Good news—you don't need to move from your split-level home to create enough space for your family. Second-story additions are a great way to enhance your living space with valuable square footage and extra bedrooms.
How to modify a split-level home?
- Change the Exterior. Your home's exterior (including faux brick or other types of lower façade) can give away its age.
- Add Trim Outside; Adjust It Inside.
- Rethink the Entryway.
- Brighten It Up.
- Knock Down a Few Walls.
- Upgrade Technology and Safety.
- Hire the Right People.
How do you modernize the exterior of a split level?
- Swap Out the Siding.
- Accentuate the Levels with Colors and Textures.
- Update the Front Porch.
- Consider Non-Traditional Trim Colorways.
- Upgrade the Garage Doors.
- Visualize Your Alterations with the HOVER App.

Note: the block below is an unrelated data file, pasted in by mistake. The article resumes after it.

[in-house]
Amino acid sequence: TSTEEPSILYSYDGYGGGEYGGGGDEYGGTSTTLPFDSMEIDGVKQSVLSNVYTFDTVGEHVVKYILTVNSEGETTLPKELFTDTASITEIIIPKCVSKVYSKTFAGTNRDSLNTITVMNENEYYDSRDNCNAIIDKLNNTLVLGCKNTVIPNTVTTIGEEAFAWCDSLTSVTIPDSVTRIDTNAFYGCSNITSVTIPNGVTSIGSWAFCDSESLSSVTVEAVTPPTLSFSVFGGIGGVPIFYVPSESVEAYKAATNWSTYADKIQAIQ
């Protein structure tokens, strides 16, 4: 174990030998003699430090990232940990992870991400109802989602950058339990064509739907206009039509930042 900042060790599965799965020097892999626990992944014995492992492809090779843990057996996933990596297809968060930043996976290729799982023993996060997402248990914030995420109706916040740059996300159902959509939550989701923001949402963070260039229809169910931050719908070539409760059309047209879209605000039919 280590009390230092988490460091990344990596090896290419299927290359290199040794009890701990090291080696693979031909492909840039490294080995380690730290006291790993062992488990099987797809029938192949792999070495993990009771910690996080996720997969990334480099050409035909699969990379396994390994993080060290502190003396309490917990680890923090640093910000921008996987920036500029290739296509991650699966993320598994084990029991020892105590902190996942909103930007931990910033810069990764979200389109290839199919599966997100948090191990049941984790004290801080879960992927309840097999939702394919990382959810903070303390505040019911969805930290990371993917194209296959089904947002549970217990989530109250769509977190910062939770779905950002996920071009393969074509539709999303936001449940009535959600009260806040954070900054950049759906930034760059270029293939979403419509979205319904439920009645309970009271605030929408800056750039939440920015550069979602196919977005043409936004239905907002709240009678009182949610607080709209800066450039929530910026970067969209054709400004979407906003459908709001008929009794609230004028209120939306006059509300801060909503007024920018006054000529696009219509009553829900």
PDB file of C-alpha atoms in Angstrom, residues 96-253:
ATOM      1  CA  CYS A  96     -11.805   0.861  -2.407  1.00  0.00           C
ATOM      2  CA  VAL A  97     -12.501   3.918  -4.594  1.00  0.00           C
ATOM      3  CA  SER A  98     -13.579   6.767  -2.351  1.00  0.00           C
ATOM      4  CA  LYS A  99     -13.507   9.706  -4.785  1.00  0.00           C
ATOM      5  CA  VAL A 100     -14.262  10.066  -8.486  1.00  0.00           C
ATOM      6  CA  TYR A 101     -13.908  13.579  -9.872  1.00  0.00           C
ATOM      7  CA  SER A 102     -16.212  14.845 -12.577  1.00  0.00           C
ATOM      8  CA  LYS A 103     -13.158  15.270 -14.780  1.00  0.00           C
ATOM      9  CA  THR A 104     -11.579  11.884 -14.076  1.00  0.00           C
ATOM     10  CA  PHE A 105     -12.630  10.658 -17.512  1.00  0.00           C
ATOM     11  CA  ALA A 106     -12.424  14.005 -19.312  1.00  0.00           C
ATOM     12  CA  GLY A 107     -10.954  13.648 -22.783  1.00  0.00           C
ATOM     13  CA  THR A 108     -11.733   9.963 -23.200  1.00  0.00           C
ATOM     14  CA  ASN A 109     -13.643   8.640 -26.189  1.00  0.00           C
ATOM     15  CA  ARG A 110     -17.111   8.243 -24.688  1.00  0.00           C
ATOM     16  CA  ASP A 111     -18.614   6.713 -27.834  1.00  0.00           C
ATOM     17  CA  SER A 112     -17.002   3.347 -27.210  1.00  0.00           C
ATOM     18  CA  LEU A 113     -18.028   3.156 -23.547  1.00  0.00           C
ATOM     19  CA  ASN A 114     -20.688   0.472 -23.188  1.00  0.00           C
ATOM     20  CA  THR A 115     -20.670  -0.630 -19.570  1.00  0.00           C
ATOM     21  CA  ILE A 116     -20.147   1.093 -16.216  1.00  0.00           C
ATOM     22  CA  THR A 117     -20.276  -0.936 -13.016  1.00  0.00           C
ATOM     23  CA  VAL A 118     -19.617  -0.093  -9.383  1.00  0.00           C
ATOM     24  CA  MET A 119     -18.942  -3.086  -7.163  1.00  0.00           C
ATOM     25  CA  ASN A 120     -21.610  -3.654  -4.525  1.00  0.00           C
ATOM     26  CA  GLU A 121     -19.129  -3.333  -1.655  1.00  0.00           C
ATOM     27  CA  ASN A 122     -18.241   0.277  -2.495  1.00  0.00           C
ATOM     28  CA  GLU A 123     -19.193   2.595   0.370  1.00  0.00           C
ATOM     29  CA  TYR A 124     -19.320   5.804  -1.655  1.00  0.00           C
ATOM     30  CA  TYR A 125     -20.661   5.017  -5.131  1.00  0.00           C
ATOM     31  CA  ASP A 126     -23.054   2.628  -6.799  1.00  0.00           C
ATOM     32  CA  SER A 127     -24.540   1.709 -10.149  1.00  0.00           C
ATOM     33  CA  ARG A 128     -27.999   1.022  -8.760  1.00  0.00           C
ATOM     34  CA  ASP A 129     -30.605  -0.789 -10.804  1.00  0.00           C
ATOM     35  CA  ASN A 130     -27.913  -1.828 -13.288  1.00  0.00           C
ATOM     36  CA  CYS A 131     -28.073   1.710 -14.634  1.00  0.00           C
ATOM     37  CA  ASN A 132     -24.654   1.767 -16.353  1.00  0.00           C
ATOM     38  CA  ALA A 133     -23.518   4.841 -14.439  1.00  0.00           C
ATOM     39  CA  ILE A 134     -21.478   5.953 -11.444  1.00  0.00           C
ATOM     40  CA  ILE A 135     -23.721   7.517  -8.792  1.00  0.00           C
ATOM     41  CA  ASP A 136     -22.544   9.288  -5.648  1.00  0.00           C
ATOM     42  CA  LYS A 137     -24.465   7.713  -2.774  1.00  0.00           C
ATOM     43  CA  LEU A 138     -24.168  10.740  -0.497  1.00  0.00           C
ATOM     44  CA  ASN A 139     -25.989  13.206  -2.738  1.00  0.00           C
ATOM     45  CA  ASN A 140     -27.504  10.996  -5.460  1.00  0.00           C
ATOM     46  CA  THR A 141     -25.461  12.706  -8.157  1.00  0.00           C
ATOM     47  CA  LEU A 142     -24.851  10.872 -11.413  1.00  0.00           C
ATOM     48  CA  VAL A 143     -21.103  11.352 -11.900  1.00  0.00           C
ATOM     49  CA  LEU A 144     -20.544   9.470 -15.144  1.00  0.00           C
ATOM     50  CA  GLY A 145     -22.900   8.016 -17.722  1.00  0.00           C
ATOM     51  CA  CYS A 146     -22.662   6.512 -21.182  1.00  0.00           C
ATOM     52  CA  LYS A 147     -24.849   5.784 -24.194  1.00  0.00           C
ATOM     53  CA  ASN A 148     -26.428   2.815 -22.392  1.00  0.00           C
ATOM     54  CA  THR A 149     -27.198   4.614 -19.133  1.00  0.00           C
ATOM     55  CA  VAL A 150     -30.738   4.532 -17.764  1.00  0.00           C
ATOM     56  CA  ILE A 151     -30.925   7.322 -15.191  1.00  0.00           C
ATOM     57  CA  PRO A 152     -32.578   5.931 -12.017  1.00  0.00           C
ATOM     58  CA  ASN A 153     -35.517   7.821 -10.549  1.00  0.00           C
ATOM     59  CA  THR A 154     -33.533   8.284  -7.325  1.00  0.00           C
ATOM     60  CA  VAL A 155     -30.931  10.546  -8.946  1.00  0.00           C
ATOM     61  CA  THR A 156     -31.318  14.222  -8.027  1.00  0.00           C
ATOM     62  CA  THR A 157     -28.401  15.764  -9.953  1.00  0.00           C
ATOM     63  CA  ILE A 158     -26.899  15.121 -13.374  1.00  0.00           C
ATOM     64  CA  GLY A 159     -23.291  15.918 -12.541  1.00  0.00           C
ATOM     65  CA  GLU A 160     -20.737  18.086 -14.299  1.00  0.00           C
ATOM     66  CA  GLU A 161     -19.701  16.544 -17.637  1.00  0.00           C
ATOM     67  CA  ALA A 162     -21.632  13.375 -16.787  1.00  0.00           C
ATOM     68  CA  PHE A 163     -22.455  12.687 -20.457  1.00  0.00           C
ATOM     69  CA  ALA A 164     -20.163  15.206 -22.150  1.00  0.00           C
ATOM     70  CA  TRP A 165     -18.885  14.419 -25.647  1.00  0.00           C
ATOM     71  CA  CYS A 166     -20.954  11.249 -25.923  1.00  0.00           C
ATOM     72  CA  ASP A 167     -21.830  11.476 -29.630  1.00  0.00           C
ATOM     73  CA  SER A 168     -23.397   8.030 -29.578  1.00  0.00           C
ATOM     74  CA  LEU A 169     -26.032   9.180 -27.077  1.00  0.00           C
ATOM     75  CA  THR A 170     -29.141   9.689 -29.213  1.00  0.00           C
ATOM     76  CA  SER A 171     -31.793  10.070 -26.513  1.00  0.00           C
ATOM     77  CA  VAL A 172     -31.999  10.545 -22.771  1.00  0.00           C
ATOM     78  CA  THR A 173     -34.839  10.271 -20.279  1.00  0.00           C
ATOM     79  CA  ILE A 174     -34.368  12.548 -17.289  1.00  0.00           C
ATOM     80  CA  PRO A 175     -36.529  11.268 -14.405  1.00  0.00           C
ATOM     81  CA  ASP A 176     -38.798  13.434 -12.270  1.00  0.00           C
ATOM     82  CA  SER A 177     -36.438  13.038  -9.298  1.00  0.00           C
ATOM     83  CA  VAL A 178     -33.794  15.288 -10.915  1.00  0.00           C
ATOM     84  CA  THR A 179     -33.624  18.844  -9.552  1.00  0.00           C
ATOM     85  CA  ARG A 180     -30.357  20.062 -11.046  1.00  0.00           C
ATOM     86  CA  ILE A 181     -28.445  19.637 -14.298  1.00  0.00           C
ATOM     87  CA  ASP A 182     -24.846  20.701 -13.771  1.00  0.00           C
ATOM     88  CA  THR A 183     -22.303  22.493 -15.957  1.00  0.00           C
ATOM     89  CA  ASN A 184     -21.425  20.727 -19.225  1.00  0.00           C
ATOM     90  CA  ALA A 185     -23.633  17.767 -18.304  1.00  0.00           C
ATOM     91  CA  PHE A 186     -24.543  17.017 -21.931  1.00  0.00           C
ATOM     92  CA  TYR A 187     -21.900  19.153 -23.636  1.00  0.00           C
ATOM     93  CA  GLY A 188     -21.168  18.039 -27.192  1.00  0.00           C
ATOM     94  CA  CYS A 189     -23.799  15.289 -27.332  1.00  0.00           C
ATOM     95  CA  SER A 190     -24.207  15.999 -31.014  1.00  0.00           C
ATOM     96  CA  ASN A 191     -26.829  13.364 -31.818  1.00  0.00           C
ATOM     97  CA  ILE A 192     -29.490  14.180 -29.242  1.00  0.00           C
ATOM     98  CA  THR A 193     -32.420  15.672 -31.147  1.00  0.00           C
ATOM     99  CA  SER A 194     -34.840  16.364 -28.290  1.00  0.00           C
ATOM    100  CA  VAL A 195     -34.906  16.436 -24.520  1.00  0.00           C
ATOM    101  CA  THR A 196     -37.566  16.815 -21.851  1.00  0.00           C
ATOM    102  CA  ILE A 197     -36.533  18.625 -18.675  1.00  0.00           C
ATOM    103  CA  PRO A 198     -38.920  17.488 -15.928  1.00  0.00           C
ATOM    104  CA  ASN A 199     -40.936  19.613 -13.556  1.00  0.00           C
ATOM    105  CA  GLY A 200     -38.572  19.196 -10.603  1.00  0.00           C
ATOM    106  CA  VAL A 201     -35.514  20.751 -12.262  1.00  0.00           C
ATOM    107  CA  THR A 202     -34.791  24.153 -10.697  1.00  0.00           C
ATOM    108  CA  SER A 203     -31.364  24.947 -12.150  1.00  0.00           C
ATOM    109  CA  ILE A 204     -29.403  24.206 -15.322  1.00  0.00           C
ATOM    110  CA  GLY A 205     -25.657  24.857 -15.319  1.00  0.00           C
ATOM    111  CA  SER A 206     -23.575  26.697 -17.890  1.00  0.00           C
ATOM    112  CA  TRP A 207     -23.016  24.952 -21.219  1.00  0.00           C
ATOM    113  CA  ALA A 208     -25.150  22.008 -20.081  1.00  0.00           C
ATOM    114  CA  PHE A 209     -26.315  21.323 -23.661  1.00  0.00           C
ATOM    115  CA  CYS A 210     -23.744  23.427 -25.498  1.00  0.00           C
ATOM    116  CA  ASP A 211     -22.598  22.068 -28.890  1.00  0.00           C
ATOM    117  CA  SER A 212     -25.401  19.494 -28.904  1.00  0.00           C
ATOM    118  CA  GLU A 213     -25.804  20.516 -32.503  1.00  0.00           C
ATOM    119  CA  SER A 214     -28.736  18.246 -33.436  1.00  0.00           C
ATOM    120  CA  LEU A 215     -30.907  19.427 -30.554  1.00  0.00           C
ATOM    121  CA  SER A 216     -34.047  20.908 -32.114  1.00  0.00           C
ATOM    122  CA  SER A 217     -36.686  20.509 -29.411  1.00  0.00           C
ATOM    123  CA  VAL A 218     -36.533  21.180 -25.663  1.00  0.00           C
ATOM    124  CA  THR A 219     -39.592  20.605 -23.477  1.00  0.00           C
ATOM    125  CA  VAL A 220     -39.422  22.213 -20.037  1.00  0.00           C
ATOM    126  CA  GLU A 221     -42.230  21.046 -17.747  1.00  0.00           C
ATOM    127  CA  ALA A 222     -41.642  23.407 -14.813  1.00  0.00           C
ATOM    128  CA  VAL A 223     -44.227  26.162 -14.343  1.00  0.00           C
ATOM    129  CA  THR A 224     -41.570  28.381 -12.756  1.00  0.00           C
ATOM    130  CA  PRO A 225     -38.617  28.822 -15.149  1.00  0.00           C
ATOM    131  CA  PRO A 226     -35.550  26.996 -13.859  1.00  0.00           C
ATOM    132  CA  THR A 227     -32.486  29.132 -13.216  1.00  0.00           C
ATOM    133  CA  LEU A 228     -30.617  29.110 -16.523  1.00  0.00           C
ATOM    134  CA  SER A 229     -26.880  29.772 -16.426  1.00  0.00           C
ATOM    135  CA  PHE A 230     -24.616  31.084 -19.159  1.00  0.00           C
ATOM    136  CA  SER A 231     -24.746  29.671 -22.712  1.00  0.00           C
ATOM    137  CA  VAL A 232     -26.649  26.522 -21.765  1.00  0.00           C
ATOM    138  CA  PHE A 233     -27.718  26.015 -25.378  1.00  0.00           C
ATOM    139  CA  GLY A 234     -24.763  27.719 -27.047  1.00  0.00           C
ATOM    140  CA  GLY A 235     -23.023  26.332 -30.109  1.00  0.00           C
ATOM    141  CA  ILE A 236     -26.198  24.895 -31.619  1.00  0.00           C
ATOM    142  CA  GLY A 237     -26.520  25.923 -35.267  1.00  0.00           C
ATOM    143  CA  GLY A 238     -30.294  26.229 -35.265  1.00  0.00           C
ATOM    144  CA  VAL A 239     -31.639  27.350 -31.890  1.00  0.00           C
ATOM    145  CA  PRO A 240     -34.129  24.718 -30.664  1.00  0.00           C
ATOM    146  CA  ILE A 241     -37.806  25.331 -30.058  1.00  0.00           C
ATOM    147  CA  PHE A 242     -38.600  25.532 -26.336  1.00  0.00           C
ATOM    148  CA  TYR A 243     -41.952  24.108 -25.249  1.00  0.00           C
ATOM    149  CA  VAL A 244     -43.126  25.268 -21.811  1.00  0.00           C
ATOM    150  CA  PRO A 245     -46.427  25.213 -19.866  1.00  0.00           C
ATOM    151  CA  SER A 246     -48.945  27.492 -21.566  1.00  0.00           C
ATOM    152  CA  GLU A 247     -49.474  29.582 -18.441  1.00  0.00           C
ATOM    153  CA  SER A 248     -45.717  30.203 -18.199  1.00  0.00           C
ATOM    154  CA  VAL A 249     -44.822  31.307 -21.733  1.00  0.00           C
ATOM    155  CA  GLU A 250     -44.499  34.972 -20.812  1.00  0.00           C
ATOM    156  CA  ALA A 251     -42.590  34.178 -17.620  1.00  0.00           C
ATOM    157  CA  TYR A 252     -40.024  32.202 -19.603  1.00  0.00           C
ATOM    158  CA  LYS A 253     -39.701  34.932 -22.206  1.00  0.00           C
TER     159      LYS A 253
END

Why are split-level homes harder to sell?
Whale split-level homes were all the rage in the 1950s and 1960s, but they fell out of favor quickly in the 1970s, when people shifted their preferences to two-story and ranch-style of homes. The outdated styling is equated with a lack of curb appeal, drawing away prospective buyers from this style of the house.
What is the best addition to a split level house?
For homeowners looking to add a little space to their split-level home without going through a major renovation, a dormer addition is a great way to increase the amount of usable space in your upstairs story.
How do you modernize a split entry house exterior?
- Choose a new color scheme. Use deliberate paint or siding color choices.
- Remove or update your shutters to open things up.
- Refocus the eye with the addition of a porch.
- Install a new door to welcome friends & family.
- Reconfigure the upper level for more space inside & out.